And where a number of currencies, and especially Canadian dollar, were trading in tight correlations with the Euro against the U.S. Dollar. Most of these non-European currencies did not follow the Euro lower. So as a result, a support broke in Euro CAD. And we're now looking at a new low since 2017. Also in Euro China, we're at a low since 2017 and even intra Europe crosses the Euro is under pressure. With support at 1.05 the figure in Euro Swiss looking wobbly and Euro Sterling headed back down to where it was before the bank of England, disappointed by not raising rates a little under two weeks ago. So Steven, you provide our primary coverage for Euro. I'm delighted to say that this Euro move means you're primarily on the hot seat this week. Are you ready for that?

Stephen Gallo:

Yeah, that's fine, Greg, for a short while, I'll go with that.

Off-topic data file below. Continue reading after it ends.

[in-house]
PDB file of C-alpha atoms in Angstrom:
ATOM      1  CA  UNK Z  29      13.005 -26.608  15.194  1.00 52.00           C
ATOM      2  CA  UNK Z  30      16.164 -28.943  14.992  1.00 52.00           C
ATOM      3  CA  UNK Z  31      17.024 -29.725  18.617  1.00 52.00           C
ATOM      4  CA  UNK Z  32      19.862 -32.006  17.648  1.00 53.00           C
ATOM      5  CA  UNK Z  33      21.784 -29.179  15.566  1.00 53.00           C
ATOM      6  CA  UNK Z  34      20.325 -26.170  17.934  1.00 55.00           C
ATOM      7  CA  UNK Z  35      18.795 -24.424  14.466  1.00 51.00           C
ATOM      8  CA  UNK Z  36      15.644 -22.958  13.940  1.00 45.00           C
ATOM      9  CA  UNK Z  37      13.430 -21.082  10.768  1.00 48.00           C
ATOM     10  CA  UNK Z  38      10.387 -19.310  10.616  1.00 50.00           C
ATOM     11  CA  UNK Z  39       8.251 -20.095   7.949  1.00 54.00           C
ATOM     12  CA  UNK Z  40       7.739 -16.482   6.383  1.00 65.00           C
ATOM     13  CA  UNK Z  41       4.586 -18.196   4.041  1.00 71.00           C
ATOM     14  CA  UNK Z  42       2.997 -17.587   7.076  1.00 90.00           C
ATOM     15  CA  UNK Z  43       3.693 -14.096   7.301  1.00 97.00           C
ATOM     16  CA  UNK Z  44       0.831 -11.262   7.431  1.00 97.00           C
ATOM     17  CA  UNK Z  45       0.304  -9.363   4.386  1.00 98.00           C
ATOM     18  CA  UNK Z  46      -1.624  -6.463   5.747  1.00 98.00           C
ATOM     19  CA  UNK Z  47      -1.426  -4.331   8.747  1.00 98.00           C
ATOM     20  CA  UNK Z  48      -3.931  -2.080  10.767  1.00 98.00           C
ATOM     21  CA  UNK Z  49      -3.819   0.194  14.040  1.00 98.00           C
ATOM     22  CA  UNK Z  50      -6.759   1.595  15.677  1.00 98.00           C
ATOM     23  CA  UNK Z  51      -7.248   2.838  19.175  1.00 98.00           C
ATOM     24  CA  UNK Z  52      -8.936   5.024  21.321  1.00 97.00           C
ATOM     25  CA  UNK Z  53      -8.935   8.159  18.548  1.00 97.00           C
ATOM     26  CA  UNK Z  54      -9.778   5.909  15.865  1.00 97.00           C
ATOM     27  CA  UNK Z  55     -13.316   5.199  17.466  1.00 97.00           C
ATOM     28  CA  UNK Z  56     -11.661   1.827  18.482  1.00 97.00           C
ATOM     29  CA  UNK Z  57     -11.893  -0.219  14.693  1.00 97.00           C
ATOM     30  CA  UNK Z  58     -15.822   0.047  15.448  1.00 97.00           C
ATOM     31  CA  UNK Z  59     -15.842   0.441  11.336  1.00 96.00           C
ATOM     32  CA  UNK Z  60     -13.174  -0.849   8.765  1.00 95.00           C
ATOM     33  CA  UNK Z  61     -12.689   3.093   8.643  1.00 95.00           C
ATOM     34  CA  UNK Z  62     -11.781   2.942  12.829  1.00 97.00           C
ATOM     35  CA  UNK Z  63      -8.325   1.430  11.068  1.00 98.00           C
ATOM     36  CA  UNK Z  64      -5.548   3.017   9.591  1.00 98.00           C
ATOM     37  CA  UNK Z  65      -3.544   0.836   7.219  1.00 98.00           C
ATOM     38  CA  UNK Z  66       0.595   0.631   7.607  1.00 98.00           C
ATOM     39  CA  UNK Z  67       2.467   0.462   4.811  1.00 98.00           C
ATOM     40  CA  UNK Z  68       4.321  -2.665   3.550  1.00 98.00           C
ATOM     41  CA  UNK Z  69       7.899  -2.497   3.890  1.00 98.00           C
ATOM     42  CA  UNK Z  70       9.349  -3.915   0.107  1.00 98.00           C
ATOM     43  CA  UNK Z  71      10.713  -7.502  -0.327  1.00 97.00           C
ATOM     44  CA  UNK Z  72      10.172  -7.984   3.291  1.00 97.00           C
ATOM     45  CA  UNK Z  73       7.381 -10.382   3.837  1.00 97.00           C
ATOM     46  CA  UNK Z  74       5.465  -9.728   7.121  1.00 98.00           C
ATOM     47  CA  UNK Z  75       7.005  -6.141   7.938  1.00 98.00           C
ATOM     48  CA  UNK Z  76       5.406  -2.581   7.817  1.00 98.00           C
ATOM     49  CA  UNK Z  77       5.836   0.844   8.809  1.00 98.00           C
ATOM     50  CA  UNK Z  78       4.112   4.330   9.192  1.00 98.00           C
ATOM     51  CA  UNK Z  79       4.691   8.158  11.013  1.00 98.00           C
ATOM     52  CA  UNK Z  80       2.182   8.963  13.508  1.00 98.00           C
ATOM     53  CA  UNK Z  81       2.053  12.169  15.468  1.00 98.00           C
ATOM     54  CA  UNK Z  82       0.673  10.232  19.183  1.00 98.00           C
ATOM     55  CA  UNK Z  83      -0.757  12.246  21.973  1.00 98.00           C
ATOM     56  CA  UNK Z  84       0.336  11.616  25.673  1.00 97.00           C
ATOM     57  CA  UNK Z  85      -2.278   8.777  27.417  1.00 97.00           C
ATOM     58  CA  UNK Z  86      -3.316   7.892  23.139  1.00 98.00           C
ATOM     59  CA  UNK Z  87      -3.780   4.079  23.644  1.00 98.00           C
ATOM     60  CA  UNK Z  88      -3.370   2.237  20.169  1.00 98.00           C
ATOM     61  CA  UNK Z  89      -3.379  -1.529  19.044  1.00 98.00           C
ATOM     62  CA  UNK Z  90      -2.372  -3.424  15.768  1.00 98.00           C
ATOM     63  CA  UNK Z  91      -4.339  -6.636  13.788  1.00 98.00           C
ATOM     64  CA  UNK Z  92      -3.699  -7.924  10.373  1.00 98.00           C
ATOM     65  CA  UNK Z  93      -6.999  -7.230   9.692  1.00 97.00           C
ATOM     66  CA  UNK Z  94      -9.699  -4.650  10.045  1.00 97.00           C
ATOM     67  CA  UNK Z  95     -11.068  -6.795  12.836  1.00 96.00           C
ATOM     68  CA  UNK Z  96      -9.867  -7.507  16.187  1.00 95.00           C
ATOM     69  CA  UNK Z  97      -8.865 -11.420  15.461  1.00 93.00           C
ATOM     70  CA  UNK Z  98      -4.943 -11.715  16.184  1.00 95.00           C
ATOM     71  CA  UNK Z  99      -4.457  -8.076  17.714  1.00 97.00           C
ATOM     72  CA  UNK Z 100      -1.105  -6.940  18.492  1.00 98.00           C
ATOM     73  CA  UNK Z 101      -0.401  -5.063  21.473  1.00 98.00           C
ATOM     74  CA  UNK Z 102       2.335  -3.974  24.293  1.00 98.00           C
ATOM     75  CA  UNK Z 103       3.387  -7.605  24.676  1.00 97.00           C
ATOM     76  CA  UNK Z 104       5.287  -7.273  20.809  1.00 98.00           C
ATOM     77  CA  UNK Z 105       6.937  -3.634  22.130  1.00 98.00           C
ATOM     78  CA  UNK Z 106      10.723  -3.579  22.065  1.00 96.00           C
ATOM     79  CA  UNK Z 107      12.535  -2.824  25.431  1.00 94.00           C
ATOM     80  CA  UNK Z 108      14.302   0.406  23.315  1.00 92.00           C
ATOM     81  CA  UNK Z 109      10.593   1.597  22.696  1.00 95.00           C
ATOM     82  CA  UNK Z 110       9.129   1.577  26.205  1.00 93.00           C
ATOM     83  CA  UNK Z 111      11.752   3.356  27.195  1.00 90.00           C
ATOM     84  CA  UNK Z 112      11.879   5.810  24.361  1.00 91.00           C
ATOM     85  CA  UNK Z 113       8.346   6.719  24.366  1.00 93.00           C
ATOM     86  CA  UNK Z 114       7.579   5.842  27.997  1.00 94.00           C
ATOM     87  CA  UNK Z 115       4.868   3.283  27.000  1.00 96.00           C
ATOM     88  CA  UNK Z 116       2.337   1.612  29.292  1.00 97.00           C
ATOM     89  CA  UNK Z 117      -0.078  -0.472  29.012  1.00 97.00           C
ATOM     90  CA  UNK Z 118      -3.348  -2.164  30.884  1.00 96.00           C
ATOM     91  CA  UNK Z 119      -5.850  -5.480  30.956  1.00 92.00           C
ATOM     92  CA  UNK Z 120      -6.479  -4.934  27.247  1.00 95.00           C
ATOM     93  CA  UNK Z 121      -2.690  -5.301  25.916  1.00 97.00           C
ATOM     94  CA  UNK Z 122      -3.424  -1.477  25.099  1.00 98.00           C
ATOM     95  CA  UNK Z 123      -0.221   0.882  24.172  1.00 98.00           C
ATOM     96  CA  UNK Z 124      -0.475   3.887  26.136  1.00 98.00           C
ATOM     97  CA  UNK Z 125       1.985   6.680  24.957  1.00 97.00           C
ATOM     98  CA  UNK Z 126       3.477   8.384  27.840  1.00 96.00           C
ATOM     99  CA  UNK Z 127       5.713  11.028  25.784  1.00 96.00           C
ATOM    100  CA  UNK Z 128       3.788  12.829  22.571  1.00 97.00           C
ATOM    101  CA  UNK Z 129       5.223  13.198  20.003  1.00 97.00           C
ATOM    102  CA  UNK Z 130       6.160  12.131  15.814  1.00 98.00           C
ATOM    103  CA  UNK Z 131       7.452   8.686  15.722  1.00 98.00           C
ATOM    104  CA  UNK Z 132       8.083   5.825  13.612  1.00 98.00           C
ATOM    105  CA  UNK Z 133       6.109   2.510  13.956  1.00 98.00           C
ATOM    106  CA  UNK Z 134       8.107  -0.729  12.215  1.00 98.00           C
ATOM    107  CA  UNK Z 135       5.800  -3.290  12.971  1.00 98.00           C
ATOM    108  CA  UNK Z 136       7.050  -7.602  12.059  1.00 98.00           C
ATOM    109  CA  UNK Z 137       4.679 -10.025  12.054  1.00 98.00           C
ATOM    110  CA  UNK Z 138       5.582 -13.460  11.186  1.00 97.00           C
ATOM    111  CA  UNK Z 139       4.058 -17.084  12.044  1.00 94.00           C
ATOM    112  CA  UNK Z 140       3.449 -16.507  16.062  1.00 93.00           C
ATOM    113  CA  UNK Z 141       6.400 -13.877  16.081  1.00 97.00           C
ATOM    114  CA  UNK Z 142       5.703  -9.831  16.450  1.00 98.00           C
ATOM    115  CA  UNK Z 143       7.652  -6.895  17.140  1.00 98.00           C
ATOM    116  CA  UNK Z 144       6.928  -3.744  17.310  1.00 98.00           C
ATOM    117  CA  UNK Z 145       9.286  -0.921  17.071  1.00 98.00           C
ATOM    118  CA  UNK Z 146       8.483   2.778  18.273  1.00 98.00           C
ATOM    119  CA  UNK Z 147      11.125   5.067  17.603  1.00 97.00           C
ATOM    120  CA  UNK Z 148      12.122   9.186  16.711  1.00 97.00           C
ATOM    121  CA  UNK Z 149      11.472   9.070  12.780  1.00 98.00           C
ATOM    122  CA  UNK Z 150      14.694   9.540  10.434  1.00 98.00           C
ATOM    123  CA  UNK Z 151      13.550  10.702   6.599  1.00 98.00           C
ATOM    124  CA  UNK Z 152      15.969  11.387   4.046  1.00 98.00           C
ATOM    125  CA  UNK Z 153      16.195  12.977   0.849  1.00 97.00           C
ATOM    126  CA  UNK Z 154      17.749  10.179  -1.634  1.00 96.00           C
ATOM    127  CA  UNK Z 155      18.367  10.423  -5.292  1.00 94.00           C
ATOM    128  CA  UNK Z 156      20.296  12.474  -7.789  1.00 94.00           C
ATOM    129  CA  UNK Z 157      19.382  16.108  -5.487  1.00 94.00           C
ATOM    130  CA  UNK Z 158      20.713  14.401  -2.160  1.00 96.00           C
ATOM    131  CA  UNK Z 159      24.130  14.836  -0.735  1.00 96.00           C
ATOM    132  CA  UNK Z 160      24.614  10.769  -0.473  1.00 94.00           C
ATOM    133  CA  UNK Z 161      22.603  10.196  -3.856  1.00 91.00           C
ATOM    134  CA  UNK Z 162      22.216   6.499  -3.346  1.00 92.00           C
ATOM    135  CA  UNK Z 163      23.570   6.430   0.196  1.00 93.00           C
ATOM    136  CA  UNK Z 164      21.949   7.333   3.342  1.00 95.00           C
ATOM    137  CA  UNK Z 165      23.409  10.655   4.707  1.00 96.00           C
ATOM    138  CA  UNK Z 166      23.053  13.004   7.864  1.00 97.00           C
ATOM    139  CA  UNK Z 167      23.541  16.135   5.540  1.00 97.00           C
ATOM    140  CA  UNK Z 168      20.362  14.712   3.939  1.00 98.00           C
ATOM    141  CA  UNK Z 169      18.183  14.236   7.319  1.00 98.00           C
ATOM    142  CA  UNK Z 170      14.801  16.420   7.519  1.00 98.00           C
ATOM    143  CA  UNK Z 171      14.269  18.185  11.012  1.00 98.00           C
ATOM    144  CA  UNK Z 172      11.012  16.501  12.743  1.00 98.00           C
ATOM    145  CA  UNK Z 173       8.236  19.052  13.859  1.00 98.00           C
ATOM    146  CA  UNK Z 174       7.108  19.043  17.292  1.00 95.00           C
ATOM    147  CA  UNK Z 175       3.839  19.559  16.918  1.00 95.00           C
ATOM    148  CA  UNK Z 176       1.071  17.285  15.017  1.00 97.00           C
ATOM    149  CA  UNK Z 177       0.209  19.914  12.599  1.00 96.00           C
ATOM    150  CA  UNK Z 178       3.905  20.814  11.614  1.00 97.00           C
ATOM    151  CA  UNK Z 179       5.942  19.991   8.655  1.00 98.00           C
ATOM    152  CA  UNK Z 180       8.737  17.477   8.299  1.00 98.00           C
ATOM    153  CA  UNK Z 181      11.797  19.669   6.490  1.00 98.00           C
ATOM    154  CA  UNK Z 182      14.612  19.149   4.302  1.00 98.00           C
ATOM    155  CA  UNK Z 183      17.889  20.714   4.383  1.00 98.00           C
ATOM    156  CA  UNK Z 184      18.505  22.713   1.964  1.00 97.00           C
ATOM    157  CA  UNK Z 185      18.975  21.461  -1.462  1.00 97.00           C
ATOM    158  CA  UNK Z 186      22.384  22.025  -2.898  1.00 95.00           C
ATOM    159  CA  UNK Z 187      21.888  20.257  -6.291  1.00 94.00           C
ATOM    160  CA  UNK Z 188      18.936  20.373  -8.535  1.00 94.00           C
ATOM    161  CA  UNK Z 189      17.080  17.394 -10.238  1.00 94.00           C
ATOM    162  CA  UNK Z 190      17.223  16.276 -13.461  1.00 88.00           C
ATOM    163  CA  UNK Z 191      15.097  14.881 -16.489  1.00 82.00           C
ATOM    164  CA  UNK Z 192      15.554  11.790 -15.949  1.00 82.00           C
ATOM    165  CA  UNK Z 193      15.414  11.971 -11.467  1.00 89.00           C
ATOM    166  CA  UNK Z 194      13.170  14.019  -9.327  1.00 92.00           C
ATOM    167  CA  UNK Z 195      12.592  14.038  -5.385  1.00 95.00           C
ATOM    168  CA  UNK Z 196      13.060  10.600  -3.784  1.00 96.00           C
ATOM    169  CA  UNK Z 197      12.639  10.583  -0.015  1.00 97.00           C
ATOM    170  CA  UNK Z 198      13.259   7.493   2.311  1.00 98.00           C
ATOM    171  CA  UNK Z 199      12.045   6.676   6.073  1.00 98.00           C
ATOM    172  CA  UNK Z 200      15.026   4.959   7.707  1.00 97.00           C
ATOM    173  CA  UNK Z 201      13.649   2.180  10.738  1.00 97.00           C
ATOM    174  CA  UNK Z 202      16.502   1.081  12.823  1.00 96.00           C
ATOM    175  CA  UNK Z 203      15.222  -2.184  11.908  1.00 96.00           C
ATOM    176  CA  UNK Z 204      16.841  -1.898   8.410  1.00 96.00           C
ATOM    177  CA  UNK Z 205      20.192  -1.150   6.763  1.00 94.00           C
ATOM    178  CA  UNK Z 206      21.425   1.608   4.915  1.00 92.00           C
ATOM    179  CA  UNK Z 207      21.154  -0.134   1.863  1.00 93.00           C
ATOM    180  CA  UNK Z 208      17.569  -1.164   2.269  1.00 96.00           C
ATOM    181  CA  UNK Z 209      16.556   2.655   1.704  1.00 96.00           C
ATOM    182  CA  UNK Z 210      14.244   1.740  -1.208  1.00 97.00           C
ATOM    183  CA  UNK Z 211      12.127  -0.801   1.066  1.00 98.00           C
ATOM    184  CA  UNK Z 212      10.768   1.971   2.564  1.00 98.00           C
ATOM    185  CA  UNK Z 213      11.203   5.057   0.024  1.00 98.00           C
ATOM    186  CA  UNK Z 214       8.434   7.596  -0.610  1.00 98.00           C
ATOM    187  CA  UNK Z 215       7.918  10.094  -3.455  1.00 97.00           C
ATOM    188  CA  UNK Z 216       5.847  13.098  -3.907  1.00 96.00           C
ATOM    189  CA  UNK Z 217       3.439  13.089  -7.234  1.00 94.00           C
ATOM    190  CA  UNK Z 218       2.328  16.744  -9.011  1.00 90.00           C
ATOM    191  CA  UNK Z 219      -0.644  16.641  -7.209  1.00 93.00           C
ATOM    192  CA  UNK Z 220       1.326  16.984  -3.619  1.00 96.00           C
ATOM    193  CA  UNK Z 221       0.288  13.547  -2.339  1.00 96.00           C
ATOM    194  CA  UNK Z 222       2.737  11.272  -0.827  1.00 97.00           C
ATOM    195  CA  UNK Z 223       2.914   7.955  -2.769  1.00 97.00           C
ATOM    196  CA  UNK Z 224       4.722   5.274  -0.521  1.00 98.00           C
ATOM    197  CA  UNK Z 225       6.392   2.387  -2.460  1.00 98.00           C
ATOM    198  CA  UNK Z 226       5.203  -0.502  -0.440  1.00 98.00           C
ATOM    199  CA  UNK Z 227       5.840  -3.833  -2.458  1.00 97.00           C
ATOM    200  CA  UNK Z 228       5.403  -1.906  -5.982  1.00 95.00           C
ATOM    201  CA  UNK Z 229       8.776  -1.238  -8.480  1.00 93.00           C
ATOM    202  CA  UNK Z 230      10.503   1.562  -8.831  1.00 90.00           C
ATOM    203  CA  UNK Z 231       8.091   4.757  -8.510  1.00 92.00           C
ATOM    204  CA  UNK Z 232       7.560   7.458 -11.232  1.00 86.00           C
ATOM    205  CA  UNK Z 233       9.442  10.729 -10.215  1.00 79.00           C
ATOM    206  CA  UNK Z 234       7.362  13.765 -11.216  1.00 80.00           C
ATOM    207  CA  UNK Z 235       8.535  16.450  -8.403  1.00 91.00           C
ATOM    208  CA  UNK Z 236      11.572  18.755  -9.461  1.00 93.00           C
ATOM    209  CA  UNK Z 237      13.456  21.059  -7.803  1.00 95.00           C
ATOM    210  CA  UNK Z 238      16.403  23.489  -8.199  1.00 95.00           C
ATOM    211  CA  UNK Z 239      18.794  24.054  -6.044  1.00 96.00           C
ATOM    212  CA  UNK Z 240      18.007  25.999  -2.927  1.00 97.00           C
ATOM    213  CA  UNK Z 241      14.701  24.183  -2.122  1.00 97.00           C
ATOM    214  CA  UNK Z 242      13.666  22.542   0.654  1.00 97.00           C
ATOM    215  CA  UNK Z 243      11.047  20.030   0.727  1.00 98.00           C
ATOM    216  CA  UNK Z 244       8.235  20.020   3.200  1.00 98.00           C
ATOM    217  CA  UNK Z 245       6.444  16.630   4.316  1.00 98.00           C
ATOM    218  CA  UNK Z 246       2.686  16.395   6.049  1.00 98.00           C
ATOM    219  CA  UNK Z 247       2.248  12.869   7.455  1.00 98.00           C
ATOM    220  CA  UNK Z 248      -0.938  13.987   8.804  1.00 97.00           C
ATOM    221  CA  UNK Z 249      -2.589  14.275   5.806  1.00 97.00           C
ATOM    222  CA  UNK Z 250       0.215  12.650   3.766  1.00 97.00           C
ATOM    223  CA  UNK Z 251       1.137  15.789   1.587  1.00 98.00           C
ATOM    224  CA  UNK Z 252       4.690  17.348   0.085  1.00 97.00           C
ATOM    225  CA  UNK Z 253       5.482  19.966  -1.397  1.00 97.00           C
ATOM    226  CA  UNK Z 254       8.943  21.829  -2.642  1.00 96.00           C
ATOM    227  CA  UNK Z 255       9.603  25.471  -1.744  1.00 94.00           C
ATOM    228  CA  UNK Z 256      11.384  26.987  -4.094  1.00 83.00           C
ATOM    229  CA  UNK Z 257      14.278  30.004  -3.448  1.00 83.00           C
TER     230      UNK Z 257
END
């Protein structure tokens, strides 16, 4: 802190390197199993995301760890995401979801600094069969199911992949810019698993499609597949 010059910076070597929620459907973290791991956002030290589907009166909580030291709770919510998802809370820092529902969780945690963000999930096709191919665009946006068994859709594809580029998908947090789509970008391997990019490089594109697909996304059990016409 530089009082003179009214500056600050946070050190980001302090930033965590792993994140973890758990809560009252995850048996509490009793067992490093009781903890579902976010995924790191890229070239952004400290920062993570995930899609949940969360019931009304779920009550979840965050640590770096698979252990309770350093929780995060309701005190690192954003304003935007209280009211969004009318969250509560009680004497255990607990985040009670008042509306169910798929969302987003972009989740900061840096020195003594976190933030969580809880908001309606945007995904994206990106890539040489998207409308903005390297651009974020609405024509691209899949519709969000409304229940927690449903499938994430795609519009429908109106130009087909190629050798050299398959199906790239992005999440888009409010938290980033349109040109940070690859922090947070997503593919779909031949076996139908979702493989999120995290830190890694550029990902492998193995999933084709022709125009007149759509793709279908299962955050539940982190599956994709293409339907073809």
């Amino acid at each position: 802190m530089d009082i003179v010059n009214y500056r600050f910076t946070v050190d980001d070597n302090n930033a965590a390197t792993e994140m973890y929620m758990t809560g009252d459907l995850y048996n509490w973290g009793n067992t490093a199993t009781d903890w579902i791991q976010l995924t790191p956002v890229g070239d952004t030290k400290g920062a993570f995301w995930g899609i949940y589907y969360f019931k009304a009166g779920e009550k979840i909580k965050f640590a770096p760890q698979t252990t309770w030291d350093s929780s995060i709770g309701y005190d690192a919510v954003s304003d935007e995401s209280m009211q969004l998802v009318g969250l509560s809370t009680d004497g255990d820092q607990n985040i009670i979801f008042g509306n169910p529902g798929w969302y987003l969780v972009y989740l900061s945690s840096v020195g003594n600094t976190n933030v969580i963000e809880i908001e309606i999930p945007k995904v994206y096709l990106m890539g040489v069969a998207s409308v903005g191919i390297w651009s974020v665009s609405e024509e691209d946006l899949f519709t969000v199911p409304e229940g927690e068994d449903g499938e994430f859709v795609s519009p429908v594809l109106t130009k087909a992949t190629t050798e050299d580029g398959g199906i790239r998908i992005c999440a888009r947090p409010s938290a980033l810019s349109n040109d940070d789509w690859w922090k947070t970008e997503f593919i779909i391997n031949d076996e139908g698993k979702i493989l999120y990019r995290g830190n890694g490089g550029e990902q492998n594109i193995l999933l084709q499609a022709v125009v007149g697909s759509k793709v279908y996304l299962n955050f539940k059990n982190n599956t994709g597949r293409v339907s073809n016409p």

Greg Anderson:

When we talk about Euro dollar, usually the number one factor to discuss is relative monetary policy. And that is ordinarily put into a number through some tenor of interest rate differential. So to kick off, is the two year interest rate differential, or perhaps more broadly relative monetary policy responsible for this week's downdraft in the Euro?

Stephen Gallo:

Greg, in the case of Euro dollar, the currency pair, I definitely think shorter duration interest rate differentials have mattered. And although there hasn't been a dramatic move in relative yields this week, the two year swap rate differential has been steadily drifting against spot Euro dollar for about two months, I'd say. One relationship that I've been flagging for most of the second half of the year, and been throwing into charts in various publications has been Euro dollar spot inverted overlaid with the implied rate differential between the June, 2023 Euro dollar contract and the June, 2023 Euribor futures contract. And that differential, interestingly, hit a cycle high of 134 and a half basis points today. Now remember, we're to talking about the rates markets expectations a little under two years out, and anything can change by then. But to answer your question, yes, expectations for Fed and ECB, monetary policy diversions and rate differentials haven't been helping Euro dollar. If anything, I'd say they've been weighing on the currency pair.

Greg Anderson: